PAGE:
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The Conflict Over Vertical Foreclosure In Competition Policy and Intellectual Property Law

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  • Roger G. Noll

Abstract

Although competition law and intellectual property have overlapping economic rationales, they frequently conflict. One area of conflict is vertical leveraging. This paper analyzes recent legislation and court decisions dealing with vertical leveraging. The main conclusion is that two policy changes - granting patent rights to fundamental knowledge and extending the life of copyrights - increased the cost of permitting refusals to deal by rights holders, so that vertical leveraging of IP ought to be subject to a rule of reason test that weighs the benefits of innovation inducement against the costs of extended monopoly.

Suggested Citation

  • Roger G. Noll, 2004. "The Conflict Over Vertical Foreclosure In Competition Policy and Intellectual Property Law," Journal of Institutional and Theoretical Economics (JITE), Mohr Siebeck, Tübingen, vol. 160(1), pages 1-79, March.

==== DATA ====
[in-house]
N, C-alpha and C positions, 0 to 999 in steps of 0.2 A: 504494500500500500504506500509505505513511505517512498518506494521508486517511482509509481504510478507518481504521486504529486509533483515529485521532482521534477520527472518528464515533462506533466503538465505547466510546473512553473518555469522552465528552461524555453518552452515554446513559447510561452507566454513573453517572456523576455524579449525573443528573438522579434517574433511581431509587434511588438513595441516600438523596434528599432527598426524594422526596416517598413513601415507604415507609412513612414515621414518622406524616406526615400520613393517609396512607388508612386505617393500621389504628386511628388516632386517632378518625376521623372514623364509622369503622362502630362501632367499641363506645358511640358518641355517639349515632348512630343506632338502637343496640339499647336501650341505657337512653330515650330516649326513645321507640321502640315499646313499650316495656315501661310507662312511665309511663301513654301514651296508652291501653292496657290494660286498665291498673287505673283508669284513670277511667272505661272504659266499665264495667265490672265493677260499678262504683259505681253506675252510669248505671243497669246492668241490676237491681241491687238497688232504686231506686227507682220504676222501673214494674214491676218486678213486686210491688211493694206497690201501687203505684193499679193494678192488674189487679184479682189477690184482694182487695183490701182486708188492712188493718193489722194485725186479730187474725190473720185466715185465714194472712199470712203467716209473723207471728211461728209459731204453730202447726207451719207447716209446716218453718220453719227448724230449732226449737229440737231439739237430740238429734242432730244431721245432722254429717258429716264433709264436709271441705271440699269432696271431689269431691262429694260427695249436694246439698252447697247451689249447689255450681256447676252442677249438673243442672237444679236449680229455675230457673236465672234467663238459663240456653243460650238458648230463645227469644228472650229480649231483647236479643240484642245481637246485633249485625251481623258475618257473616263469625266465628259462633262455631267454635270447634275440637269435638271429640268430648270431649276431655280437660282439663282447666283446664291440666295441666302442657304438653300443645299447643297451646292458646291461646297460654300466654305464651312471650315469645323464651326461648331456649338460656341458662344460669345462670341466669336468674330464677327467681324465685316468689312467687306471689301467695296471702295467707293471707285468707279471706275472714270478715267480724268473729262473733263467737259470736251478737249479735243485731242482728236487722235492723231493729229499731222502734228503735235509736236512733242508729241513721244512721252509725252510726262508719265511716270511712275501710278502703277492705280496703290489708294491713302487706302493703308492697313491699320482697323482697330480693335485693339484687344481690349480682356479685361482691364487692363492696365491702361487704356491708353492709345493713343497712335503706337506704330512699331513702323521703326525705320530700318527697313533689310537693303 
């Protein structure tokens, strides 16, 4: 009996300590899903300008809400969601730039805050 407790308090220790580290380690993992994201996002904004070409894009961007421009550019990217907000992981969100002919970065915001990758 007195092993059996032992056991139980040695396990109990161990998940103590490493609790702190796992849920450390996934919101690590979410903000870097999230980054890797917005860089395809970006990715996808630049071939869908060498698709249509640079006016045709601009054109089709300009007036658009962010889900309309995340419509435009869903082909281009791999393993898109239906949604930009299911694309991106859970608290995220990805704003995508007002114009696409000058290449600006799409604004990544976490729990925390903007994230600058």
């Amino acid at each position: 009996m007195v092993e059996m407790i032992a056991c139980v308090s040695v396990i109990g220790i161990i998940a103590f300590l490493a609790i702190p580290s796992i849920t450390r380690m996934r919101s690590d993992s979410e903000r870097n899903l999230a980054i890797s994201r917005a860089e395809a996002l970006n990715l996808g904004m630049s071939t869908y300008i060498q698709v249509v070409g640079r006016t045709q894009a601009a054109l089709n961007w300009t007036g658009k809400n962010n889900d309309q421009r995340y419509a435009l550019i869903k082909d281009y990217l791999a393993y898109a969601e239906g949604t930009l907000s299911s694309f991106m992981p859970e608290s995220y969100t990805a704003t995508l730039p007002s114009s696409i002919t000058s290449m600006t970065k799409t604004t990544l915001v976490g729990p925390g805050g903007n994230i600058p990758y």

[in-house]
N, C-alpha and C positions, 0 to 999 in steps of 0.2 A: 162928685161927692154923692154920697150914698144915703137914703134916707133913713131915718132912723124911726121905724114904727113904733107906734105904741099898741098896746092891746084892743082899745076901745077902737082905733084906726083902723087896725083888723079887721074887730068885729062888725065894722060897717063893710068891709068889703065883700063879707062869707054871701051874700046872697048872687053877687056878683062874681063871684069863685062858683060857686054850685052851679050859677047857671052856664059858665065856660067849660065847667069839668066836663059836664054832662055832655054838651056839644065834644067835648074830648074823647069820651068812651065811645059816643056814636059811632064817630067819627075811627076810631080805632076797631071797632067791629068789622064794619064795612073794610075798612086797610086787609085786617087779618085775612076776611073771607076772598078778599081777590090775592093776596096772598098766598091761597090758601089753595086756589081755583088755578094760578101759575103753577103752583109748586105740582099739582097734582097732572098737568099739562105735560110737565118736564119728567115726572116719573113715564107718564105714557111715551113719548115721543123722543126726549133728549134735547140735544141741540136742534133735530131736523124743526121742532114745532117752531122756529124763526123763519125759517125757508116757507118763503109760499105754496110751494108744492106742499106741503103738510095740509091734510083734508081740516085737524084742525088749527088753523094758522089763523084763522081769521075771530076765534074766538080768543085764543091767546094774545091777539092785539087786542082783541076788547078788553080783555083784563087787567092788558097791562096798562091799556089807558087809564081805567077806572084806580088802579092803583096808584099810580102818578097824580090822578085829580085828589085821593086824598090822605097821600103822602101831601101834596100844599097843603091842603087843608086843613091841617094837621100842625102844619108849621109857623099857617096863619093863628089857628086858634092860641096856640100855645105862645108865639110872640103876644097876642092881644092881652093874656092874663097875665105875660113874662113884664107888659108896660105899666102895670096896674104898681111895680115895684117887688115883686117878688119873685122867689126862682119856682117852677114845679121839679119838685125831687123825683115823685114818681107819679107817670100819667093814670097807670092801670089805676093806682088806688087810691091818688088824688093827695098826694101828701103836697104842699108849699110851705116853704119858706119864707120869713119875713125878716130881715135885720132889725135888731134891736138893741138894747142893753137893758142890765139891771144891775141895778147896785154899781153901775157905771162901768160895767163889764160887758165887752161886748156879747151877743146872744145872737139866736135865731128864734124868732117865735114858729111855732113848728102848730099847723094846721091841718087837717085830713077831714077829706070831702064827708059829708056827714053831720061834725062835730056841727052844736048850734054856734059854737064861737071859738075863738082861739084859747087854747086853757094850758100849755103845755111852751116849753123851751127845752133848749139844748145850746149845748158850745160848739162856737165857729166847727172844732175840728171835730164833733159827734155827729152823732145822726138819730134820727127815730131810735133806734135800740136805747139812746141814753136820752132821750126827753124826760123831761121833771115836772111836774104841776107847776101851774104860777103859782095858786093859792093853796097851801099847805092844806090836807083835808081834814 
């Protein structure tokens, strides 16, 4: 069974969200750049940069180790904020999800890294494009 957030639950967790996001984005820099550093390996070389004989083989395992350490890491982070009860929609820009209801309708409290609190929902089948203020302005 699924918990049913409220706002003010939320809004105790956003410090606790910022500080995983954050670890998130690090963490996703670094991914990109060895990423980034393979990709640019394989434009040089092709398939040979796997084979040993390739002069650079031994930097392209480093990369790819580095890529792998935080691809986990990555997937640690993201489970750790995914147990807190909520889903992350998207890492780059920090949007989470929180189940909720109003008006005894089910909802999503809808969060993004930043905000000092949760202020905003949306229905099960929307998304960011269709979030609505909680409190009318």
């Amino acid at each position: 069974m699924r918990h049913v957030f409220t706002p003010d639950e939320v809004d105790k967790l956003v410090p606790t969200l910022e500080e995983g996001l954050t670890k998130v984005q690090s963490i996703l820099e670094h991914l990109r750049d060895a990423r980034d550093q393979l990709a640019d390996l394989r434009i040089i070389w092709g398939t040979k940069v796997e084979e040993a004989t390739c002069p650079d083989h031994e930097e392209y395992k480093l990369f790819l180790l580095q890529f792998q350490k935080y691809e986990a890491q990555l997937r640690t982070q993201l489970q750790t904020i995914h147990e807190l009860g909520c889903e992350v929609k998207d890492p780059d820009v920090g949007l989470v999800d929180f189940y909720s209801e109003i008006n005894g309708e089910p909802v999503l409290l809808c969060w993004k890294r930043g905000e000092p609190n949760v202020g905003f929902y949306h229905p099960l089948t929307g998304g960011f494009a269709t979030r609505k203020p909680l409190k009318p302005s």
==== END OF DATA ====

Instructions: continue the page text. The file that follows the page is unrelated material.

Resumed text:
• Handle: RePEc:mhr:jinste:urn:sici:0932-4569(200403)160:1_79:tcovfi_2.0.tx_2-d
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    Cited by:

    1. Leonardo Burlamaqui, 2006. "How Should Competition Policies and Intellectual Property Issues Interact in a Globalised World? A Schumpeterian Perspective," The Other Canon Foundation and Tallinn University of Technology Working Papers in Technology Governance and Economic Dynamics 06, TUT Ragnar Nurkse Department of Innovation and Governance.

    More about this item

    JEL classification:

    • L4 - Industrial Organization - - Antitrust Issues and Policies
    • K2 - Law and Economics - - Regulation and Business Law
    • L1 - Industrial Organization - - Market Structure, Firm Strategy, and Market Performance

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